Sugar and coffee are a bit like England and France, bound by history and mutual affection and stuck in a timeless battle for dominance. This may sound a bit extreme but, I assure you, it’s true! To understand how cane sugar and other sweeteners impact brewed coffee, we must start with caffeine. Caffeine is a naturally occurring molecular compound coffee trees produce to ward off pests. That is right, caffeine is actually a natural pesticide. The bitter caffeine taste, while harmless to and beloved by humans, is abhorrent to most potential coffee tree pests. The greater the pest threat during growth, the more caffeine a tree produces. As a result of the coffee tree’s instinct robusta beans, which are sun grown and low grown, have more caffeine than arabica beans which benefit from the natural pest protection of high growing elevations. In addition to natural caffeine, coffee seeds also naturally produce sugars. Generally, arabicas, which are roughly eight percent sugar pre-roast, contain about two percent of natural sugar post-roast while robusta beans contain roughly five percent sugar pre-roast and drop to one or slightly less than one percent sugar post-roast. At two percent sugar, arabica roasted coffee beans have no measurable sugar left post-roast though they still hold lovely infused sugar notes that present in the finished cup.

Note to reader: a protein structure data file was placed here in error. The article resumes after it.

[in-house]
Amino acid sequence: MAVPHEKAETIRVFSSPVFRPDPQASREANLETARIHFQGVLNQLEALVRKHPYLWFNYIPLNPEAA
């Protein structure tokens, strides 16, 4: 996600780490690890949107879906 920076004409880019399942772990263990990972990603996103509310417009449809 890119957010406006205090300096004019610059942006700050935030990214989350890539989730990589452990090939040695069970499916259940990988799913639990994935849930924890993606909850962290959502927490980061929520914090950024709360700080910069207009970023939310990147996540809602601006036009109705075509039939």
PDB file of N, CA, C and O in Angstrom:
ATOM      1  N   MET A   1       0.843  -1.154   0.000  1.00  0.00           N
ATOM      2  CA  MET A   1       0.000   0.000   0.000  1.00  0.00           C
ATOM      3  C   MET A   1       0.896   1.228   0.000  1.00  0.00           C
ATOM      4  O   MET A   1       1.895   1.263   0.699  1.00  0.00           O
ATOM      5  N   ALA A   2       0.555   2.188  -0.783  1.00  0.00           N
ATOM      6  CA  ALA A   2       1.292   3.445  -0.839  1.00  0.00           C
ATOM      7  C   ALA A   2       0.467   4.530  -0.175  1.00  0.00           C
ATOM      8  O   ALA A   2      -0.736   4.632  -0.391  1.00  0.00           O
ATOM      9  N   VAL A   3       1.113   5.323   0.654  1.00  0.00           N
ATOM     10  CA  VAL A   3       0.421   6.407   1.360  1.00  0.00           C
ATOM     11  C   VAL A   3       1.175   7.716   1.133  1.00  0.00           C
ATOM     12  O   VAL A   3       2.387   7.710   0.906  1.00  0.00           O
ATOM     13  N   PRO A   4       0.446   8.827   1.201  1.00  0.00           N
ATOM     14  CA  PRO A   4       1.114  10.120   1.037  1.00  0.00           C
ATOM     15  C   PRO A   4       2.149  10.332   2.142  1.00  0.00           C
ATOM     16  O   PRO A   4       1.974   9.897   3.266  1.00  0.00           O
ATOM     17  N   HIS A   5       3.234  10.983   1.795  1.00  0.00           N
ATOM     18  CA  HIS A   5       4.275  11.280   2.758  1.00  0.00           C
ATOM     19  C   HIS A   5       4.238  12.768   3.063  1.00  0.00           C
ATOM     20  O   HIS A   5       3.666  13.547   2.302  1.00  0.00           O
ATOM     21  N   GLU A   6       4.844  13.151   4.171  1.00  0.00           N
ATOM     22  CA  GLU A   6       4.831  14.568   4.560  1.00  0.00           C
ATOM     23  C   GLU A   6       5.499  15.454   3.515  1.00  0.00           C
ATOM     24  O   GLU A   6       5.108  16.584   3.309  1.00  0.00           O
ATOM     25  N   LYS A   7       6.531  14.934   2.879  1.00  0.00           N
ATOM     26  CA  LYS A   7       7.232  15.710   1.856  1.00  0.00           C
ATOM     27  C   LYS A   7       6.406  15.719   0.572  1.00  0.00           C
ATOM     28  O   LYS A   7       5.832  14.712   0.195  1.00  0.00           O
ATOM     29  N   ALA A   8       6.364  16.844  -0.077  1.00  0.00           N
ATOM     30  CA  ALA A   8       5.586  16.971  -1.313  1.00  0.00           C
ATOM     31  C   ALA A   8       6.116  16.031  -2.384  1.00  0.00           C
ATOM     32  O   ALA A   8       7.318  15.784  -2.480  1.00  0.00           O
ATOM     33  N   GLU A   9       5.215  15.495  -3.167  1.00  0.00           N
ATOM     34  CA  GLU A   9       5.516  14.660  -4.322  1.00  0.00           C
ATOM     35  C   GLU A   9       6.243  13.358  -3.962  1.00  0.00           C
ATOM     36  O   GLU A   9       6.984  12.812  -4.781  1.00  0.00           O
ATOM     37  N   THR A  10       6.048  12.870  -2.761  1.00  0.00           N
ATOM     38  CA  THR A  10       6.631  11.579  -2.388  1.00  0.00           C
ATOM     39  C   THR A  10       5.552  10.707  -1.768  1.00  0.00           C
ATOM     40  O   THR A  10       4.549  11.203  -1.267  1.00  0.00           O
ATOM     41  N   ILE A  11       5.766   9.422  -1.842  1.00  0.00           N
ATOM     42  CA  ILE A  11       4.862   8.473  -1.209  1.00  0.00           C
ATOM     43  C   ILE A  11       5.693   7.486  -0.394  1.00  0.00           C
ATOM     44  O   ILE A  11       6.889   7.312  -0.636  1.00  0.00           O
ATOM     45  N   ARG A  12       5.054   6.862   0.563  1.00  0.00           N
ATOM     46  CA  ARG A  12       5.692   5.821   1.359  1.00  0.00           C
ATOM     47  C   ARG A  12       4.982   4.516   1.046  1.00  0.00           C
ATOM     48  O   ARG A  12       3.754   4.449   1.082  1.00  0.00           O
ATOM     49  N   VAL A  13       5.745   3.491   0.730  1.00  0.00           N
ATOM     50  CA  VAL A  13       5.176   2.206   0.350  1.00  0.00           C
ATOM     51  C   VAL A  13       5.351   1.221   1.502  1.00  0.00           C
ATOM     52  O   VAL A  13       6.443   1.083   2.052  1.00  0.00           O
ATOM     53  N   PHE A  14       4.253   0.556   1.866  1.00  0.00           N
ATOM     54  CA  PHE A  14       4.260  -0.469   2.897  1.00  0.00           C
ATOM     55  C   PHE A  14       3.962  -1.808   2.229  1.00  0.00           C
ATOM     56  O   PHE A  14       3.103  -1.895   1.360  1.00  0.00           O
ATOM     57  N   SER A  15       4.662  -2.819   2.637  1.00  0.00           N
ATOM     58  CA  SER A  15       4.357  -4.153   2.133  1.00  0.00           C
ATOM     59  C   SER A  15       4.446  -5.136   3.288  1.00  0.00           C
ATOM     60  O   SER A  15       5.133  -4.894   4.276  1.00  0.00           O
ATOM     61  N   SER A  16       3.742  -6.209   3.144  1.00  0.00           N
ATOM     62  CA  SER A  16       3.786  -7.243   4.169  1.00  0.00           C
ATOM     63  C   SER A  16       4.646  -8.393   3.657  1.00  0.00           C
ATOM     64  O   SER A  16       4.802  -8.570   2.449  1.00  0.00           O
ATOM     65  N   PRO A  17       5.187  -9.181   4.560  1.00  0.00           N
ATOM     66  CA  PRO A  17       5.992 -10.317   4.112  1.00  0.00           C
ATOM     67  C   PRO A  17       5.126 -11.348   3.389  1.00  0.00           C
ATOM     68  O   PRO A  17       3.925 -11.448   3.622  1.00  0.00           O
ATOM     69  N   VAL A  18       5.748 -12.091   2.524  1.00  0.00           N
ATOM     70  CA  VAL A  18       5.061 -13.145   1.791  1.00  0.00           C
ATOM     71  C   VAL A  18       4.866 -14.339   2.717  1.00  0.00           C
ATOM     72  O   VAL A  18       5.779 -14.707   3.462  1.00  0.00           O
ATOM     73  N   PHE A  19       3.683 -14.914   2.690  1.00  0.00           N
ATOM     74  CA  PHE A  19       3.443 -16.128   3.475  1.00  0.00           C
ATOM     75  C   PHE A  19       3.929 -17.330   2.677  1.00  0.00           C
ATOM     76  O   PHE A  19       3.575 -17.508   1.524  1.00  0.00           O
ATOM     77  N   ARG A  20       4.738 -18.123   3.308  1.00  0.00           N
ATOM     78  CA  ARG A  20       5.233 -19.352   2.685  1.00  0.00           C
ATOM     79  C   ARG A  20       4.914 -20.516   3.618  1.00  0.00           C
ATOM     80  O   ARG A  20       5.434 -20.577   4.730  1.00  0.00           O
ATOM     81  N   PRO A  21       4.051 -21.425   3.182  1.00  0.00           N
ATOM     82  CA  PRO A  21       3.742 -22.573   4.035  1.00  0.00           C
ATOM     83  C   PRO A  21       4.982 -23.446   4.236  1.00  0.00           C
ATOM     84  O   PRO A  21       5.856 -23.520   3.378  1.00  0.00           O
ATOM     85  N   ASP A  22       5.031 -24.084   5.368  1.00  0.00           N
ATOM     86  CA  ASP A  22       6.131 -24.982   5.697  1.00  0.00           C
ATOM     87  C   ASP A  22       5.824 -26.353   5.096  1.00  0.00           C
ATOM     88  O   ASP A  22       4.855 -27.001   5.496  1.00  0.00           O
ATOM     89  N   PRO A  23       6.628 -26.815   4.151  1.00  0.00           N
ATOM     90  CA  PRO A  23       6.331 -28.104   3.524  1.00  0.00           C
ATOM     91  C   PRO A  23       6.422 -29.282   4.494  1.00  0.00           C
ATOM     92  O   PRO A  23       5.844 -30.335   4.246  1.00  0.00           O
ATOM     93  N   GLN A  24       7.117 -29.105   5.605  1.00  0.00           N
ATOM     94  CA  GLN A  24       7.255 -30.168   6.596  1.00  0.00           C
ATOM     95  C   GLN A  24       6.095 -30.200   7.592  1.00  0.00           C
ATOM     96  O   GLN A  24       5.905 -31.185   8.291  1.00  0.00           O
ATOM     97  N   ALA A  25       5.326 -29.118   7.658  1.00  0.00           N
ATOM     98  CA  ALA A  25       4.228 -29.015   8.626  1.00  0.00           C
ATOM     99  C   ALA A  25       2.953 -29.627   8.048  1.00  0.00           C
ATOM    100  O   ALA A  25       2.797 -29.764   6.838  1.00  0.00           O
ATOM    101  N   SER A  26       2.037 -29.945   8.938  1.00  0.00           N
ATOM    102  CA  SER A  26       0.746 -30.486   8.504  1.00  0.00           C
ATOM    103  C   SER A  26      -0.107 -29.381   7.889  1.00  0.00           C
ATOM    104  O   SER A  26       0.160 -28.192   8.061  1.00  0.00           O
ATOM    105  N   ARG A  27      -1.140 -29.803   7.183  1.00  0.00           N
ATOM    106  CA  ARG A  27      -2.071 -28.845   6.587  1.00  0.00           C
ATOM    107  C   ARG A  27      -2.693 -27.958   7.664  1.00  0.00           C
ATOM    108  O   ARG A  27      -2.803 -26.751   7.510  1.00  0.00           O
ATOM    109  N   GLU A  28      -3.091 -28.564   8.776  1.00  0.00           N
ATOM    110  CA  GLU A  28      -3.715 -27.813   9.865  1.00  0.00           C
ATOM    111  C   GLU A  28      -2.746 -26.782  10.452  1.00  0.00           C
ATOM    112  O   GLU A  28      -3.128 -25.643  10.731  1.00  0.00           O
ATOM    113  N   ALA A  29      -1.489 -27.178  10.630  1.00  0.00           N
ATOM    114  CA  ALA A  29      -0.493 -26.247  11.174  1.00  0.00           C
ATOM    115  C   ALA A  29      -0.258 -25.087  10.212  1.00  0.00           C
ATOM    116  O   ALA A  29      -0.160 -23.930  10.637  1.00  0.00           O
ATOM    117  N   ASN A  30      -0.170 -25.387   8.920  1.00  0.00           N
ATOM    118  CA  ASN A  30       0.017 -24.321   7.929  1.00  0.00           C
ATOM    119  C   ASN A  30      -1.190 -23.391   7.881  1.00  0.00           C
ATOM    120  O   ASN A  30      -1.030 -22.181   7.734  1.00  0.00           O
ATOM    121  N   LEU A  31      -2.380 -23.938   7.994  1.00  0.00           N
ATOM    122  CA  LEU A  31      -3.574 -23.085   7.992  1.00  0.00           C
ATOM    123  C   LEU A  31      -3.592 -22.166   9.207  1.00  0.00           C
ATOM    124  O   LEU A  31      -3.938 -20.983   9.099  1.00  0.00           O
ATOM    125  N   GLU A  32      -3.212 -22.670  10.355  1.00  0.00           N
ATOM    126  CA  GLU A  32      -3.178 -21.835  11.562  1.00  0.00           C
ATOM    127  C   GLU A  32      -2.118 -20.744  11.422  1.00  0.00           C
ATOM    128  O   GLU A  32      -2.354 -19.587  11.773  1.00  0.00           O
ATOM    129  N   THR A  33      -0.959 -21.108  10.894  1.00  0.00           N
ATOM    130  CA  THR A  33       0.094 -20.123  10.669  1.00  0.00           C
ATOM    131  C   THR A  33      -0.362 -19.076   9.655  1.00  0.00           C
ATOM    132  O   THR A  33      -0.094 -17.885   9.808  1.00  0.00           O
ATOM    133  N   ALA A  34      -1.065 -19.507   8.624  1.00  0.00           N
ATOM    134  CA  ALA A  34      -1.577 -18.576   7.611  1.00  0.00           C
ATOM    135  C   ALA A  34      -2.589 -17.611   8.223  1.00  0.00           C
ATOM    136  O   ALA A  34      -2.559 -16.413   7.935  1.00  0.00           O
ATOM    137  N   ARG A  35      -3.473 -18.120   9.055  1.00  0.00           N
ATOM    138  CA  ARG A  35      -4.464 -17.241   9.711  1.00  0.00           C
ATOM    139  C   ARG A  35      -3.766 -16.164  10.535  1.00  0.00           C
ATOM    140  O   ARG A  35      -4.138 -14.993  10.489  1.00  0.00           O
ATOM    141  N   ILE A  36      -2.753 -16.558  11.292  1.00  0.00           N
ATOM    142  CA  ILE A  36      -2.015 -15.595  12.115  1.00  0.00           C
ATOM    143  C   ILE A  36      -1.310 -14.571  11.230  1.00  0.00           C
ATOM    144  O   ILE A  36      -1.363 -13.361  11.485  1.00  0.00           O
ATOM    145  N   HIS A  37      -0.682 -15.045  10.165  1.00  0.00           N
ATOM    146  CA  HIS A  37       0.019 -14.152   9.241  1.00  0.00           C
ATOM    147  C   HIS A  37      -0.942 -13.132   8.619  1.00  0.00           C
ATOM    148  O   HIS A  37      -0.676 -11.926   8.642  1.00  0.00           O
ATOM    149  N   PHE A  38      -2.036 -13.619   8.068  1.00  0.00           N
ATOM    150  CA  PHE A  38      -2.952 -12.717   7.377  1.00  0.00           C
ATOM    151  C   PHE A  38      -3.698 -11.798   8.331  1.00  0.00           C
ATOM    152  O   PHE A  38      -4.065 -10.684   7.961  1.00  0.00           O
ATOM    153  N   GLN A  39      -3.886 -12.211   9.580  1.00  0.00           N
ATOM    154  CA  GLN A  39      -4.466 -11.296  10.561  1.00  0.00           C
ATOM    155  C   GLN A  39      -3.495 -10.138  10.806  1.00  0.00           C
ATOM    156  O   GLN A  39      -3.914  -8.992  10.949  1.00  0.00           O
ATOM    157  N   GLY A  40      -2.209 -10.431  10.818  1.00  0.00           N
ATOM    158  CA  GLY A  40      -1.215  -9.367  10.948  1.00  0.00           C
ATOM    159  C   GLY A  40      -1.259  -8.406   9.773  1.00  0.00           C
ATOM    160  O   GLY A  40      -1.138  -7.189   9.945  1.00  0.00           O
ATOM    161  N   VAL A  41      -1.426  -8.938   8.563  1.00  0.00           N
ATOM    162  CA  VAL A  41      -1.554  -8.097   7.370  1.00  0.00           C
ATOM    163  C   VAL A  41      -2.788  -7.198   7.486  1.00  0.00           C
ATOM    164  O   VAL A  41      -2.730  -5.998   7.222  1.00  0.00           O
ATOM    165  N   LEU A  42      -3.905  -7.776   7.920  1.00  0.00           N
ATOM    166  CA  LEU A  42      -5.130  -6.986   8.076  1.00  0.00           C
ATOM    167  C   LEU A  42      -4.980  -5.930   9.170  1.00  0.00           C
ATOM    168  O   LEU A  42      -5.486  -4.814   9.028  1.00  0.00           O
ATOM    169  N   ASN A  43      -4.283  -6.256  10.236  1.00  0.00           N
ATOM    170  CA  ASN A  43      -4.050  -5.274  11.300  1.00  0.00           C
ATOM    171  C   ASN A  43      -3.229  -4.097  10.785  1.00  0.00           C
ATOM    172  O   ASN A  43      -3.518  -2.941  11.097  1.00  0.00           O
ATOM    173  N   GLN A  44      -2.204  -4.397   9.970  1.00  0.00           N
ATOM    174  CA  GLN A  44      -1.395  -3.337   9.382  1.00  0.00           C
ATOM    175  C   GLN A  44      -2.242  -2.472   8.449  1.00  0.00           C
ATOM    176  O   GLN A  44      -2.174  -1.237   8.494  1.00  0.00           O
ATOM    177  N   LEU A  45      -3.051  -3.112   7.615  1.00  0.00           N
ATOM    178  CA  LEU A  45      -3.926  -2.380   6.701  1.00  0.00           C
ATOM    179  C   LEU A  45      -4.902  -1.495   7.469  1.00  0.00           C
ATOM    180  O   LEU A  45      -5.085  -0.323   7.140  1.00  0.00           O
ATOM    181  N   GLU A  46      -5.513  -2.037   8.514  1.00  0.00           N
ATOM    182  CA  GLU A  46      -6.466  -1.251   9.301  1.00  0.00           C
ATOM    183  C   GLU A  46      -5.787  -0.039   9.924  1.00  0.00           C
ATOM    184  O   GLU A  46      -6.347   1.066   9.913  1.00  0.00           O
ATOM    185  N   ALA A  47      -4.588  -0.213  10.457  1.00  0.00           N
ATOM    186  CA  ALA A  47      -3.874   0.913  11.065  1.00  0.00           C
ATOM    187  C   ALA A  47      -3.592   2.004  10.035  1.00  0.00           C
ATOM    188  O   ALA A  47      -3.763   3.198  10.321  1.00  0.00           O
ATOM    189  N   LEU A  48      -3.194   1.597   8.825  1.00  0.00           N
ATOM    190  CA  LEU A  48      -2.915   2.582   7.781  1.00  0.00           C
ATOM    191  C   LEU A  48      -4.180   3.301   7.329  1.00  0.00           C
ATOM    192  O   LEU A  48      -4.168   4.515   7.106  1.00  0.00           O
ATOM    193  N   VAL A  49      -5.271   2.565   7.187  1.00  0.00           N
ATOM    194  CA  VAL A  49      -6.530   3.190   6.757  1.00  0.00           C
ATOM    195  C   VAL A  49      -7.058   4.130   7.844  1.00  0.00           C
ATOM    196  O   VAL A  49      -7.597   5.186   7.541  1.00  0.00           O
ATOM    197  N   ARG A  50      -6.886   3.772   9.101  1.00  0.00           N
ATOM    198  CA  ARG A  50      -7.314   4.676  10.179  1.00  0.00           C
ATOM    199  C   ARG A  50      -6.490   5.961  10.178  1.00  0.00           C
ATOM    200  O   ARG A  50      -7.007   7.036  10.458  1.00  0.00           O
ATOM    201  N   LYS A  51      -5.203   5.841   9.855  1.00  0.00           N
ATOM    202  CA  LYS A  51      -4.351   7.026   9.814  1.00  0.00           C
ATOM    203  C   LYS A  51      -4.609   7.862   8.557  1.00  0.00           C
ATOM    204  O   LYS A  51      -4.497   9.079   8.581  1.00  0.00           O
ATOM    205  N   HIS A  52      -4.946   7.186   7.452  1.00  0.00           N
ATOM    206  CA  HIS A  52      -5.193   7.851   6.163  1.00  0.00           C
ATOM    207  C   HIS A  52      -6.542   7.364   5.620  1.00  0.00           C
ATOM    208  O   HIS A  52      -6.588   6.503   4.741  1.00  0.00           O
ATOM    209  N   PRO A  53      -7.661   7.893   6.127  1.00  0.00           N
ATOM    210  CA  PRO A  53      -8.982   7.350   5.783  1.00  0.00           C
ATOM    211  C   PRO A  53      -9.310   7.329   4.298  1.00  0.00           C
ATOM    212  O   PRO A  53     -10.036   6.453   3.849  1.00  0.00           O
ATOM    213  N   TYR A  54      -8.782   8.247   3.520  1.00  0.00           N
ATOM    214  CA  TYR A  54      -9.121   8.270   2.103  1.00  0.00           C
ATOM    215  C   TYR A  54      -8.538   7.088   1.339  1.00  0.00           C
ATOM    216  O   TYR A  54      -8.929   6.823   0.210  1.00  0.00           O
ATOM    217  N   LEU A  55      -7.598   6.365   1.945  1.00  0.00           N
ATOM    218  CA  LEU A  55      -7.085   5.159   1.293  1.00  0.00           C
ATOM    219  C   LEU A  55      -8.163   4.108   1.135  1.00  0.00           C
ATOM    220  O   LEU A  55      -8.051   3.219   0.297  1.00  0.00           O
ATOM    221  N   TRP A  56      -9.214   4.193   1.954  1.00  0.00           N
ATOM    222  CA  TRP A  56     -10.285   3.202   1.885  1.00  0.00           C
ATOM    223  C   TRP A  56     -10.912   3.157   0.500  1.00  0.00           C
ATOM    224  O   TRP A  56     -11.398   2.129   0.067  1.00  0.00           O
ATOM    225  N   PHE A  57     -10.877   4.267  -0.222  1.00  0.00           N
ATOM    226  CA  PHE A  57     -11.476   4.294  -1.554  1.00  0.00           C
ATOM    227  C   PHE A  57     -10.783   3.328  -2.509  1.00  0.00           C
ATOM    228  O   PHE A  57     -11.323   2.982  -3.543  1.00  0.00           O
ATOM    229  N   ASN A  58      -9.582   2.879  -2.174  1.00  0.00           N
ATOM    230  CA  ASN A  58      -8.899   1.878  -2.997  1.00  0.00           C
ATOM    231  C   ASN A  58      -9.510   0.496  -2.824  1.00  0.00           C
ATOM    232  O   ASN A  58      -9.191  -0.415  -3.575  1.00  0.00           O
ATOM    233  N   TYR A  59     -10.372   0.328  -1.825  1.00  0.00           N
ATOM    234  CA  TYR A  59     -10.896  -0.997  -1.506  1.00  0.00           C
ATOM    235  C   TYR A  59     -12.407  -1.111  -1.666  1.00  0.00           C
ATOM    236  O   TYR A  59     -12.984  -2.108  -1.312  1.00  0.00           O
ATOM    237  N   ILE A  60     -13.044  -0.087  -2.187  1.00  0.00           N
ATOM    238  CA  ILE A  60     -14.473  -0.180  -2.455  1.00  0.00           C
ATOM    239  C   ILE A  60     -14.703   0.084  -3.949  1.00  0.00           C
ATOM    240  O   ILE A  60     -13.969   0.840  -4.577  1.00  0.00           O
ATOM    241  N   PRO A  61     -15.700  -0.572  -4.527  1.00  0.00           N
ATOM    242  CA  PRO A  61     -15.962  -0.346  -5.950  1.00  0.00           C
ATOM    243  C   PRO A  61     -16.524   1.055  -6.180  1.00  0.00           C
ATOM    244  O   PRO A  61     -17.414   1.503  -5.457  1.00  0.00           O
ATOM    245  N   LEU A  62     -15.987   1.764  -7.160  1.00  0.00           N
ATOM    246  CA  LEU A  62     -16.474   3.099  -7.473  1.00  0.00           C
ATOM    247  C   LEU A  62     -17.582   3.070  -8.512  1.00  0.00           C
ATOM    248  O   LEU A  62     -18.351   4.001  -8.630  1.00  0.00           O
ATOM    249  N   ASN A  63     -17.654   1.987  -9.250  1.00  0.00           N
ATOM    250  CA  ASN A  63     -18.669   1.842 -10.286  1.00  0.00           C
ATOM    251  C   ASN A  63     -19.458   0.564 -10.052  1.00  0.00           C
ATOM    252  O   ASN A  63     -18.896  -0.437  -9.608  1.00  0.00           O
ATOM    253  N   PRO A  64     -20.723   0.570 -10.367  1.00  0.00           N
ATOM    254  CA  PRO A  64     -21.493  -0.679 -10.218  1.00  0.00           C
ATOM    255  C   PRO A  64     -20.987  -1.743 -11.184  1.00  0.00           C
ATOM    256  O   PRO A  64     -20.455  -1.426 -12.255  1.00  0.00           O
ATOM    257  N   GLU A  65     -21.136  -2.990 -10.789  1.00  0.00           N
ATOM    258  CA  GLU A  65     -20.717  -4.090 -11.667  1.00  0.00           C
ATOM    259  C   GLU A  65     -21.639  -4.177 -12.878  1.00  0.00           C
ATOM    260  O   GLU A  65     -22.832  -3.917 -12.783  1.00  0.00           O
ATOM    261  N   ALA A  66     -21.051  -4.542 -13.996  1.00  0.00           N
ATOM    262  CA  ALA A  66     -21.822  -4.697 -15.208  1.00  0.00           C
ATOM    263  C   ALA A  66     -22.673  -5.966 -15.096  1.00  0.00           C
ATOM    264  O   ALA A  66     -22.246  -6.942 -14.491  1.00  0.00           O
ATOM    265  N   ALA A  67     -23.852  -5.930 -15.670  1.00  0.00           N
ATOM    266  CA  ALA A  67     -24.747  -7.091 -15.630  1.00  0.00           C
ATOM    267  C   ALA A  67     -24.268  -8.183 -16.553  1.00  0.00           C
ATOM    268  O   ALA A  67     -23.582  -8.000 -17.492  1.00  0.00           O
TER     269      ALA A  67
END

Now let’s jump into the coffee chemistry of a roasted up. The first set of chemical reactions a coffee bean experiences is during roasting when both natural caffeine and natural sugars burn off the bean. The darker the roast, the greater the sugar and caffeine loss. The second chemical reaction happens during brewing. During brewing, caffeine molecules bind to water molecules creating a well-balanced cup with even caffeine distribution (i.e., the flavors hitting your tastebuds are consistent). A third chemical reaction occurs when sugar is added to brewed coffee. Sugar, like caffeine, binds to the water molecules. The caffeine molecules react to this sugar invasion by clustering together to avoid the sugar molecule. At the end of this little battle over the water molecule, your brewed cup has an uneven caffeine distribution that leads to a sweeter cup as the clustered caffeine molecules now hit your tastebuds in condensed pockets rather than in a steady flow. In addition to preventing caffeine from constantly hitting the tastebuds, sugar also accentuates the sweet notes in a coffee’s aroma, encouraging your olfactory system to perceive the drink as sweet.
If you enjoy a sweet cup of coffee, you may also enjoy these 11 Natural, health-boosting coffee sweeteners. If you love a good cup of black coffee but find it too bitter, check out our tips for troubleshooting your coffee: Help, this coffee is so bitter!
Sweet and bitter sensing receptors are antagonists at the cellular level.
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Thanks for the additional information!
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